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An interview with the legendary Jason Goldberg: "We're all entitled to zero sales!"

An interview with the legendary Jason Goldberg: "We're all entitled to zero sales!"

On digital innovation strategy: "And of course the reality is: we're all entitled to zero sales, right? And so we've got to re-earn all those sales." - Jason Goldberg, Chief Commerce Strategy Officer at Publicis

Commerce Famous Podcast, episode 19: Jason Goldberg on his long career and what the future will bring for retail and ecommerce

In this episode of the Commerce Famous Podcast, host Ben Marks is joined by the eminent Jason "Retailgeek" Goldberg, a titan in the commerce realm and the Chief Commerce Strategy Officer at Publicis.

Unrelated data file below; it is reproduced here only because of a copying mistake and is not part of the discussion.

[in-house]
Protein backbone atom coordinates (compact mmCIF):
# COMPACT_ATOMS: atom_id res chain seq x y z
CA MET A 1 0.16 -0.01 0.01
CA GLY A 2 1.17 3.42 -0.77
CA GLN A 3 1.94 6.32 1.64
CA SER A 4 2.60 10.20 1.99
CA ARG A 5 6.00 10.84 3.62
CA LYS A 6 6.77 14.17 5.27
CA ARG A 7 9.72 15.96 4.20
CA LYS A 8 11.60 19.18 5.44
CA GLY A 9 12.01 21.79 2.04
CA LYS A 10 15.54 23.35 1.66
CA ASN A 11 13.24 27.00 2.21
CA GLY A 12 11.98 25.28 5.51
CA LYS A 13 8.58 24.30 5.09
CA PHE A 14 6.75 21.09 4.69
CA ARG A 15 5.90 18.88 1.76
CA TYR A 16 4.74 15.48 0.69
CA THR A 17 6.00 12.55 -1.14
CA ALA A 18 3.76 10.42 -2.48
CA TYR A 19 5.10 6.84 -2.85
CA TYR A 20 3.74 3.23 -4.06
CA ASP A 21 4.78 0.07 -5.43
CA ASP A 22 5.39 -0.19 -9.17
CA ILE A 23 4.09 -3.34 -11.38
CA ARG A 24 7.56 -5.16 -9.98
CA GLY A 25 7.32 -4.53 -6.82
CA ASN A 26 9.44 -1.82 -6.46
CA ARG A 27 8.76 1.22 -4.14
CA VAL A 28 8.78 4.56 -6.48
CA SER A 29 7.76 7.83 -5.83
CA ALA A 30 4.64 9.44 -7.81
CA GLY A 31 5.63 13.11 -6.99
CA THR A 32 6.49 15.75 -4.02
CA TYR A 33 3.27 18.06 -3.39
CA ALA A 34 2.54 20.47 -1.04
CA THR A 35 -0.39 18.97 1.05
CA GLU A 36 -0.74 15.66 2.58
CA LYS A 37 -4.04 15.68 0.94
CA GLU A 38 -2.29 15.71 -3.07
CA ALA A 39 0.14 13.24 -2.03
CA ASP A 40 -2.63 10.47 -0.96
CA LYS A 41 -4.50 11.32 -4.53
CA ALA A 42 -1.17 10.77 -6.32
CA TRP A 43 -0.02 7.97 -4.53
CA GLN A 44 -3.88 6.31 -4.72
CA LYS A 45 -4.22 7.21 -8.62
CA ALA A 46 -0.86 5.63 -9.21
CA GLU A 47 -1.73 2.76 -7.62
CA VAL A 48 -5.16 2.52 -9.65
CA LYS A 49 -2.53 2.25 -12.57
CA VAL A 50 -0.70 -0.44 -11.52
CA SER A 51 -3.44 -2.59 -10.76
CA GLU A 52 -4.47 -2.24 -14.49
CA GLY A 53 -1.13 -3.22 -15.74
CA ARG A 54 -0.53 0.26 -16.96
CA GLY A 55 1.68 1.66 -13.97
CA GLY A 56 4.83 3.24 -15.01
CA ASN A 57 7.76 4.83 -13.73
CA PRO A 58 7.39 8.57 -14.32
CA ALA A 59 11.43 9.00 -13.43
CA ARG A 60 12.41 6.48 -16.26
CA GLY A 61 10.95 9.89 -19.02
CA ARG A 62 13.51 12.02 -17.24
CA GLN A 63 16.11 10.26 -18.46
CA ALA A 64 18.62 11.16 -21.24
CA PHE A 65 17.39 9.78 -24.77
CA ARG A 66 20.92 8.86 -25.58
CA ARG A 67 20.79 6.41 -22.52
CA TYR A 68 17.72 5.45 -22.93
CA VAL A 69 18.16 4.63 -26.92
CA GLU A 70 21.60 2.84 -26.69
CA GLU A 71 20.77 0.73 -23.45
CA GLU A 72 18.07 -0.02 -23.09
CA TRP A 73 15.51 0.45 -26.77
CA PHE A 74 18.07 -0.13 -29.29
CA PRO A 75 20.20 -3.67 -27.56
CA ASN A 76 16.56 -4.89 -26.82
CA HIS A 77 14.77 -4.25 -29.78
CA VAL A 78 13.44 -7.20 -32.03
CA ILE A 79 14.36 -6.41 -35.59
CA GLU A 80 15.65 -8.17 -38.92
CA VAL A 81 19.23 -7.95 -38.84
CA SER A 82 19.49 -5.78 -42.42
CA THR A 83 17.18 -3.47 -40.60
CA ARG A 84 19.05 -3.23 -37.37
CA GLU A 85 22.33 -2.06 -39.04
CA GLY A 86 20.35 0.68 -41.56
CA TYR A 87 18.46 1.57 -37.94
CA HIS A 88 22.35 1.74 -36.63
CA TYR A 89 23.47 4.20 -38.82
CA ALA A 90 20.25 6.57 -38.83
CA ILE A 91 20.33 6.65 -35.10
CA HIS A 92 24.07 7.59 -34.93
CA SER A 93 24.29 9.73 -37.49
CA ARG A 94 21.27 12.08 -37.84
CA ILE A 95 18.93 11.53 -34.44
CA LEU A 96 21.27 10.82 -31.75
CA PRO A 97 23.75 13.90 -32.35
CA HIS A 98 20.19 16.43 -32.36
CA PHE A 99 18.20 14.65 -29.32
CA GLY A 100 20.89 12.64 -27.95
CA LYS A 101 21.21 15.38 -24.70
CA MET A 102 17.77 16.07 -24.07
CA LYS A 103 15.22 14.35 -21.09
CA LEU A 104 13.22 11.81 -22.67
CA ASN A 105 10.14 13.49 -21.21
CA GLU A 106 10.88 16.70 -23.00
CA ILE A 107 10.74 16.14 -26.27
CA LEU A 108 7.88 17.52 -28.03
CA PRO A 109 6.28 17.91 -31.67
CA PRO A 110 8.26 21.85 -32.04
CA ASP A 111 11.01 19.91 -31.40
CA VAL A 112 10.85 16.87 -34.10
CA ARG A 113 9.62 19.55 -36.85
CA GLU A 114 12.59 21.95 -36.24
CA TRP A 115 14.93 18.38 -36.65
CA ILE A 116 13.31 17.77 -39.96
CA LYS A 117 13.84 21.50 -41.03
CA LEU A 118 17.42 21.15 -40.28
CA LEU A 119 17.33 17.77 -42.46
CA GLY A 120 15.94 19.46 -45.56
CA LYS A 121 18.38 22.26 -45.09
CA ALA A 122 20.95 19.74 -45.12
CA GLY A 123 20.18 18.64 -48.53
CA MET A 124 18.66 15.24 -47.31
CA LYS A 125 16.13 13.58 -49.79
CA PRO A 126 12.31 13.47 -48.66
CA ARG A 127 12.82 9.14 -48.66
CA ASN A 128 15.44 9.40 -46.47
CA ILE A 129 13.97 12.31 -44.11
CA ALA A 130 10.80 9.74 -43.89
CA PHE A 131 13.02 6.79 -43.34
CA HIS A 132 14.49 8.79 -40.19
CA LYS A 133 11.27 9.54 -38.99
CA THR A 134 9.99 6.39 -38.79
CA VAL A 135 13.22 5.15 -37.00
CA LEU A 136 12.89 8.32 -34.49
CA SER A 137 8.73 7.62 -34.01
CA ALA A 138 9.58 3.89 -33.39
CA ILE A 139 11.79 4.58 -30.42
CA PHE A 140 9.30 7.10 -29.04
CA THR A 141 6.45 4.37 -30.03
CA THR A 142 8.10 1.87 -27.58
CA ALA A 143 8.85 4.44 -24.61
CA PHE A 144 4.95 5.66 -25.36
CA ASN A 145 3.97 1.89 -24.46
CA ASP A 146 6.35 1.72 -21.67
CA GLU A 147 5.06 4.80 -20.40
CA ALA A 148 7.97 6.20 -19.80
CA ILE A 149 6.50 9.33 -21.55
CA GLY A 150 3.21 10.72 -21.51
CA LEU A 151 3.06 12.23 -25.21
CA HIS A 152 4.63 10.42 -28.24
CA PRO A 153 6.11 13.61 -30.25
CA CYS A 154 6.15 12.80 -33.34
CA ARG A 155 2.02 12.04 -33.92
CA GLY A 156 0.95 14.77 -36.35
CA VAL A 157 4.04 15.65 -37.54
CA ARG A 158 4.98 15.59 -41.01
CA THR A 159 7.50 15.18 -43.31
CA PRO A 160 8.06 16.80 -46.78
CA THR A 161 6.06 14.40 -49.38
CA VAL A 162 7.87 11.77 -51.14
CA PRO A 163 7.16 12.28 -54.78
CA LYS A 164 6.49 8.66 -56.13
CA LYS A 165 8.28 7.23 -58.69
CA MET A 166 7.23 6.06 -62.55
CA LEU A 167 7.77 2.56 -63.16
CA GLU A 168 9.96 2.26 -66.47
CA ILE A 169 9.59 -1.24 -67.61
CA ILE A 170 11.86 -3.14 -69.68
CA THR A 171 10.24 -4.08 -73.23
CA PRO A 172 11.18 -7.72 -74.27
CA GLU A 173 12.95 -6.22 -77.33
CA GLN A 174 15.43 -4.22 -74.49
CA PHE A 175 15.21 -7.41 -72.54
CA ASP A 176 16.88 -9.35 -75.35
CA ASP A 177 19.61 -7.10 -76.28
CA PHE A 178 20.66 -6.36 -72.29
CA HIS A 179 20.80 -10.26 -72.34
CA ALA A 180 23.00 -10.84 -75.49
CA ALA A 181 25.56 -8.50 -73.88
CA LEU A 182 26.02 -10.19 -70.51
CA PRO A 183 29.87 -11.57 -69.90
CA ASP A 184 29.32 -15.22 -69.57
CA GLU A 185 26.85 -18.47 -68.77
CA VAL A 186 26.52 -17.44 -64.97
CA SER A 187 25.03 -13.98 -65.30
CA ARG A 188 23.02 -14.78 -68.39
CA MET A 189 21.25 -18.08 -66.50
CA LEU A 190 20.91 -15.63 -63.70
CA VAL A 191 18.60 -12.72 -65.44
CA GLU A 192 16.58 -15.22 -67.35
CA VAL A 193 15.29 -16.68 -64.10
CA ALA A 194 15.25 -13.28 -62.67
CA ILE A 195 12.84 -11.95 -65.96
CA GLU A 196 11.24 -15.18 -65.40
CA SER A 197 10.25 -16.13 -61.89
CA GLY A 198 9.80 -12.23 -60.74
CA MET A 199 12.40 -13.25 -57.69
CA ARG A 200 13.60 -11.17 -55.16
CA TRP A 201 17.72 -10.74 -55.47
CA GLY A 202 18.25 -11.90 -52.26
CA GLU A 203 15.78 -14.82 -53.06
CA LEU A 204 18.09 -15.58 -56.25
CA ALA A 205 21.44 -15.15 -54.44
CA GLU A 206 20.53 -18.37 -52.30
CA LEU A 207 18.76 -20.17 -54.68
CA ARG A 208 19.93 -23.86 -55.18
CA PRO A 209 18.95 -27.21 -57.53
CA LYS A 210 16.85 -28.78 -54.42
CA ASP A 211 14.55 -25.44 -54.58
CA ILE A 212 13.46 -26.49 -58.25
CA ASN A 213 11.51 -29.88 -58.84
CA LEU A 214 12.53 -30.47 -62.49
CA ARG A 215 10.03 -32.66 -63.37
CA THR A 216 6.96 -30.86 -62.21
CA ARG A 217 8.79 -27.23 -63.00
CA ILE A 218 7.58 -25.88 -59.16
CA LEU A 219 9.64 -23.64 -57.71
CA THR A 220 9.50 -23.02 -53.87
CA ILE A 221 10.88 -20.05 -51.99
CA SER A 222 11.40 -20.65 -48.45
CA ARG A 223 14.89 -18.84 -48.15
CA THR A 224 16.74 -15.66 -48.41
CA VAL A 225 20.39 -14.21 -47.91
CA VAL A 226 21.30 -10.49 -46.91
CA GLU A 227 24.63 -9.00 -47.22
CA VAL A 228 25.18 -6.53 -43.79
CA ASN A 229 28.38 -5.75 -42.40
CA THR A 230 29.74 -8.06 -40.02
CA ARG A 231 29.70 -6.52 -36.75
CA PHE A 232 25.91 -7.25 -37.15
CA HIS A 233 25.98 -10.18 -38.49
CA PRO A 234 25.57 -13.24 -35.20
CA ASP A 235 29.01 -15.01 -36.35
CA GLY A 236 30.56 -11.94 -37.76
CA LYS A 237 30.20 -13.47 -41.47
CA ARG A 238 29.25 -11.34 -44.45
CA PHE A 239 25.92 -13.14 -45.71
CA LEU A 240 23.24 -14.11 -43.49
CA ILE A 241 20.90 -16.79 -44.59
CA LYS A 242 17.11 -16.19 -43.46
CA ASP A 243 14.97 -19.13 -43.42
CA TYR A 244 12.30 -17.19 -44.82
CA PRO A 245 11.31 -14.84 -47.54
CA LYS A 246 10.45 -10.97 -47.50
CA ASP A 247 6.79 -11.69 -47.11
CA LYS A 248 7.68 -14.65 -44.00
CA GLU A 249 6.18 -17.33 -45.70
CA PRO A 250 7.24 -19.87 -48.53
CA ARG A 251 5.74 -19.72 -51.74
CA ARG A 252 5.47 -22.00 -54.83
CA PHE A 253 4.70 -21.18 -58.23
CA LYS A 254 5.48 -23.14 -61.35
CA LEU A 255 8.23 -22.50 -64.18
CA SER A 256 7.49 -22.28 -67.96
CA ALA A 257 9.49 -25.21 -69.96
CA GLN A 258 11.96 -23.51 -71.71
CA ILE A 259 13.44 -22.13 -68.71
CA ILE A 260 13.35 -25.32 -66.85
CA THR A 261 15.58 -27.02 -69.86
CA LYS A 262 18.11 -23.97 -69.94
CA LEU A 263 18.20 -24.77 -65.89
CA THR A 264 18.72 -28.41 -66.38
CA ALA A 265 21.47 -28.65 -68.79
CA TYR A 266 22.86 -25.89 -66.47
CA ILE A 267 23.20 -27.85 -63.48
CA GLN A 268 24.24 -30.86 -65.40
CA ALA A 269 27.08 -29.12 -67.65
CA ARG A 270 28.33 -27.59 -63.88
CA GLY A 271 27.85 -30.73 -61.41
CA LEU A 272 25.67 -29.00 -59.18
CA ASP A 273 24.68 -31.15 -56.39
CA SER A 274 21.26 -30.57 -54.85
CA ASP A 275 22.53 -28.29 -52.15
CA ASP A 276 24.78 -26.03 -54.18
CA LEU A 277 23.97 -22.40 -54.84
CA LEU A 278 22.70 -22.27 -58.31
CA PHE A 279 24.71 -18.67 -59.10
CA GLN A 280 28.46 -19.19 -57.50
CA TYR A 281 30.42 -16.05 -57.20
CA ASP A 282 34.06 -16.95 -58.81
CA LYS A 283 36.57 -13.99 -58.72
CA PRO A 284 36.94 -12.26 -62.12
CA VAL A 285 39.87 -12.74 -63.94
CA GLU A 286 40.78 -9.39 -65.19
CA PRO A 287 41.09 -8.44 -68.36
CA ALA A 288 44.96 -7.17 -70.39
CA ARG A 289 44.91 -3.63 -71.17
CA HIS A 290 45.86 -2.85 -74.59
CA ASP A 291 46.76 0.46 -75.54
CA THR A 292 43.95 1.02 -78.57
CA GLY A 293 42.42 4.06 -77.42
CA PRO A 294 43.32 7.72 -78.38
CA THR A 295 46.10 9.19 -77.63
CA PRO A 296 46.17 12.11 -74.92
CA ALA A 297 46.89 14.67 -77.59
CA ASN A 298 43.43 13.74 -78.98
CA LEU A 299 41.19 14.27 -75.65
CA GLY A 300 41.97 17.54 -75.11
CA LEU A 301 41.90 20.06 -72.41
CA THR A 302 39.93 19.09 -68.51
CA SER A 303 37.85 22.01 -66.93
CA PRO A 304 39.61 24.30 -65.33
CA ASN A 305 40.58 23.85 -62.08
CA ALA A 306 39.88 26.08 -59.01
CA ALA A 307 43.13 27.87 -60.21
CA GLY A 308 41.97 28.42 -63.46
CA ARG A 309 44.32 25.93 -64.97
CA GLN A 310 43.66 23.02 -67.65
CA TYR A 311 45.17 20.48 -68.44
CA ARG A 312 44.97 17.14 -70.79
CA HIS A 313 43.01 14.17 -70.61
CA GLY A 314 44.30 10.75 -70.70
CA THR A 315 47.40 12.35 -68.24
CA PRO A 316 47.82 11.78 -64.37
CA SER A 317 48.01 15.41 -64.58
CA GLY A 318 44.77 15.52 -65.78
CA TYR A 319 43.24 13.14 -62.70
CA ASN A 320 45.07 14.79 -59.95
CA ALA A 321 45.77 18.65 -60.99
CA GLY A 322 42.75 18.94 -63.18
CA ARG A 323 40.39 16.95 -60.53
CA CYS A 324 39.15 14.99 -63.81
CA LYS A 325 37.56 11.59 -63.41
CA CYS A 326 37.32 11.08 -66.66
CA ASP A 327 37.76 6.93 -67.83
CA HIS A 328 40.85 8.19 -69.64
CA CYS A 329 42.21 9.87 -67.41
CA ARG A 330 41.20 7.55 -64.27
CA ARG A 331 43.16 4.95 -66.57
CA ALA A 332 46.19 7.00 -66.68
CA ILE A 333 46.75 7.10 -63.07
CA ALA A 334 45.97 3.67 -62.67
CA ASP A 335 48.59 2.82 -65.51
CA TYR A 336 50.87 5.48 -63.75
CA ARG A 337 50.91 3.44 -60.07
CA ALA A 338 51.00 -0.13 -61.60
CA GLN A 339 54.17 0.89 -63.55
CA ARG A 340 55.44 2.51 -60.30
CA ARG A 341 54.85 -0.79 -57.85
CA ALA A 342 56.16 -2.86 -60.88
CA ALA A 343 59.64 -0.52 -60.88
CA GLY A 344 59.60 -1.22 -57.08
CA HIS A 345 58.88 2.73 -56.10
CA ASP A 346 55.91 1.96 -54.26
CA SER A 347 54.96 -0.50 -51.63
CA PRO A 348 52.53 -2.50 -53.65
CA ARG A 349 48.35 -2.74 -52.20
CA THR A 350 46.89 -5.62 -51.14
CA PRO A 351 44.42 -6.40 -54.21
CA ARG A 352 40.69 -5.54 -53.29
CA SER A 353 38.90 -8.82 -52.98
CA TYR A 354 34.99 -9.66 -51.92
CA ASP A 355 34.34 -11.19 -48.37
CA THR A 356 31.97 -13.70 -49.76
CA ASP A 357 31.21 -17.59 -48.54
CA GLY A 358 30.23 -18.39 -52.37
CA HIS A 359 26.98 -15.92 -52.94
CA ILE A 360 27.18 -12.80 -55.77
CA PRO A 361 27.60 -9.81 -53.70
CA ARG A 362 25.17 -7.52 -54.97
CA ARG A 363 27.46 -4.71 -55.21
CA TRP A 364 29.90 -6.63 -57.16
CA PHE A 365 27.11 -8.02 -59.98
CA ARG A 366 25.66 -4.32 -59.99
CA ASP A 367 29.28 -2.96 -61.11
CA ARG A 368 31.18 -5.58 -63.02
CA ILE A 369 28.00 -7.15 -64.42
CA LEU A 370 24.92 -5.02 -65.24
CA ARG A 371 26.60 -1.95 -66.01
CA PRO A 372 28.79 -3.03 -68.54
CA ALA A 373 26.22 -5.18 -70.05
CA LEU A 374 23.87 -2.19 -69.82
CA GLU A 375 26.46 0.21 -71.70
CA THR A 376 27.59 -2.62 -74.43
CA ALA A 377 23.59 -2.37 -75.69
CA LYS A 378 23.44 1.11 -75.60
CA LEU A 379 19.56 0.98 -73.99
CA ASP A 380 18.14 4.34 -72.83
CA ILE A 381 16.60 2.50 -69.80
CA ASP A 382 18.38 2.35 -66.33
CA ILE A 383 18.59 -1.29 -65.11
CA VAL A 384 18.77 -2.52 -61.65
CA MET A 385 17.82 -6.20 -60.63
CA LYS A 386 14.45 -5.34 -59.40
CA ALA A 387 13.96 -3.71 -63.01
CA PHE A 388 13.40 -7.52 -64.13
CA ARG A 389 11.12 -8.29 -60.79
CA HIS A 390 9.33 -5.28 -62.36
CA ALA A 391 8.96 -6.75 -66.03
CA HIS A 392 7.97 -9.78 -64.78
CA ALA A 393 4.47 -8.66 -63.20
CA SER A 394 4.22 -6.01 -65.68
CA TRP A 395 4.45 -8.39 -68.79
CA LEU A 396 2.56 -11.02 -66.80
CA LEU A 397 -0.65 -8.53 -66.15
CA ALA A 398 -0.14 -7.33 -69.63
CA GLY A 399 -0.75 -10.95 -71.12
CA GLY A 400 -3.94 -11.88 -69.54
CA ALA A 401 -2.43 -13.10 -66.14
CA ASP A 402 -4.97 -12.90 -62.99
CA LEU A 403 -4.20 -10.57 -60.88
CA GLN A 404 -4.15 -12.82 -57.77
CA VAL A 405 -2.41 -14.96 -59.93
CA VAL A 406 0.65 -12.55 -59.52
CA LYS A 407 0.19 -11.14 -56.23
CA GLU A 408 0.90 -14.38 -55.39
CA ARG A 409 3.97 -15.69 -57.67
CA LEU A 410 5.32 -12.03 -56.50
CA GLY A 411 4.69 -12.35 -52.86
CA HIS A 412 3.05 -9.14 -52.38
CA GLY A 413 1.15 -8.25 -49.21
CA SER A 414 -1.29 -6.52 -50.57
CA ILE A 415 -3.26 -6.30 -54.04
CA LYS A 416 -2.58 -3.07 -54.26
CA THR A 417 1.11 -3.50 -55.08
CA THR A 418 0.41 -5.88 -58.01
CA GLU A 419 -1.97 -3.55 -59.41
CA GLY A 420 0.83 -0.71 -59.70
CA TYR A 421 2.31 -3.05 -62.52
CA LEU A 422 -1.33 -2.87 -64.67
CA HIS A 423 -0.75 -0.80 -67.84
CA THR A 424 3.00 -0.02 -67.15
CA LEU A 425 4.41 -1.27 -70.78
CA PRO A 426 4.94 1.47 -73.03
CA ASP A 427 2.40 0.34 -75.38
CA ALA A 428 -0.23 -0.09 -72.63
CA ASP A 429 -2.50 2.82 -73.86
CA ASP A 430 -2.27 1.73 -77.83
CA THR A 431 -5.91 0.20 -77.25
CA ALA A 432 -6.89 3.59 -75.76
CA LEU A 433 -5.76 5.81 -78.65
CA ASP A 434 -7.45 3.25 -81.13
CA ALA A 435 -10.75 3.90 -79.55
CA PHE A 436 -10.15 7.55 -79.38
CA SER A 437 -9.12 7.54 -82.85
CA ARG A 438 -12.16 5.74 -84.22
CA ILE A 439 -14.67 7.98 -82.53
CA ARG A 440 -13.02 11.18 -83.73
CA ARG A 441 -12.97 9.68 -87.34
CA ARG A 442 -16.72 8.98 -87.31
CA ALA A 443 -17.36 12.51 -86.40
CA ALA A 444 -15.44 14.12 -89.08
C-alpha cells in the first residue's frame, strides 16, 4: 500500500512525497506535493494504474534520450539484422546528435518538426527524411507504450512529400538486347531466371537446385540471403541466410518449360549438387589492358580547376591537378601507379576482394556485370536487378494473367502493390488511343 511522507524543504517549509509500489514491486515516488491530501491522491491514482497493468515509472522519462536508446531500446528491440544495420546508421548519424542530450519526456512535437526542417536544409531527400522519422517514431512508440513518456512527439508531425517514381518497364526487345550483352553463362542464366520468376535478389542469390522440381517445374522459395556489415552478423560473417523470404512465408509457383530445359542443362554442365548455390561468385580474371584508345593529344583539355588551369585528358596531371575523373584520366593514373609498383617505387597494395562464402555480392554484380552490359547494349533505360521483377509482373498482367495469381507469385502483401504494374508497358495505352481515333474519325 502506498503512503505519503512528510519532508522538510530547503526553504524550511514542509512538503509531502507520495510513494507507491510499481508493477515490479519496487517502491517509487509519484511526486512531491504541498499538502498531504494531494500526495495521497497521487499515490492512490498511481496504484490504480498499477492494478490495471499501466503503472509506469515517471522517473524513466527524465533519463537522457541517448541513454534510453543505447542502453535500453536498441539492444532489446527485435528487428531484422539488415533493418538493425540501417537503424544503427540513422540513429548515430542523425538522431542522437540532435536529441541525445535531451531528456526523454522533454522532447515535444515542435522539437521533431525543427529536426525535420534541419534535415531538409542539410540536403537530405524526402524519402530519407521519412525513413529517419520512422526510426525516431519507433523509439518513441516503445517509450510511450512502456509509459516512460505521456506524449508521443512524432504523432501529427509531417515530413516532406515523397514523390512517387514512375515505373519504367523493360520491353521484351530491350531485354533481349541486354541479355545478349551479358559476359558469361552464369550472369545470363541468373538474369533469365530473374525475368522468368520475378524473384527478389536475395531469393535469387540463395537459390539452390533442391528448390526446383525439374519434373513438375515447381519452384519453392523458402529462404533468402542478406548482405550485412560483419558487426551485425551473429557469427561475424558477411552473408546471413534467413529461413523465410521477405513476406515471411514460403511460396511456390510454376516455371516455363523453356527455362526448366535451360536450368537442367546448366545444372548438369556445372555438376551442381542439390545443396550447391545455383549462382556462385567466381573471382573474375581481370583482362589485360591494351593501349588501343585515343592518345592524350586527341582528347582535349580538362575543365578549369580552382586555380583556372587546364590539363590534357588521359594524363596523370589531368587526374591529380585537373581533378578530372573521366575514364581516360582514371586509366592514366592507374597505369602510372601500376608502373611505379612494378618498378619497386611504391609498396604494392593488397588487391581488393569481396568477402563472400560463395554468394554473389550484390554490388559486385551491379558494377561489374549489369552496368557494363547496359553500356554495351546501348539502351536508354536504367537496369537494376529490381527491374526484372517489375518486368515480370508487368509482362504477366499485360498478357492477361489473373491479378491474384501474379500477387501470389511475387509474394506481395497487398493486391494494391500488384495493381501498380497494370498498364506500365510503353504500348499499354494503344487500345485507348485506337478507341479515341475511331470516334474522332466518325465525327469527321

Jason, also celebrated for his insightful contributions on the Jason and Scot Show, delves into his extensive experience in the commerce industry, highlighting his unique perspective on the evolution of retail and digital commerce. From discussing the origins and growth of the Jason and Scott Show to exploring Jason's rich family history in retail and his pivotal role in the early days of ecommerce at Blockbuster, this episode is a treasure trove of industry insights and personal anecdotes.

Ben and Jason navigate through the complexities of modern commerce, touching upon the role of AI, the importance of discovery in ecommerce, and the future of consumer engagement. Whether you're a seasoned professional or new to the industry, this episode offers valuable lessons and thought-provoking discussions on the ever-changing landscape of commerce.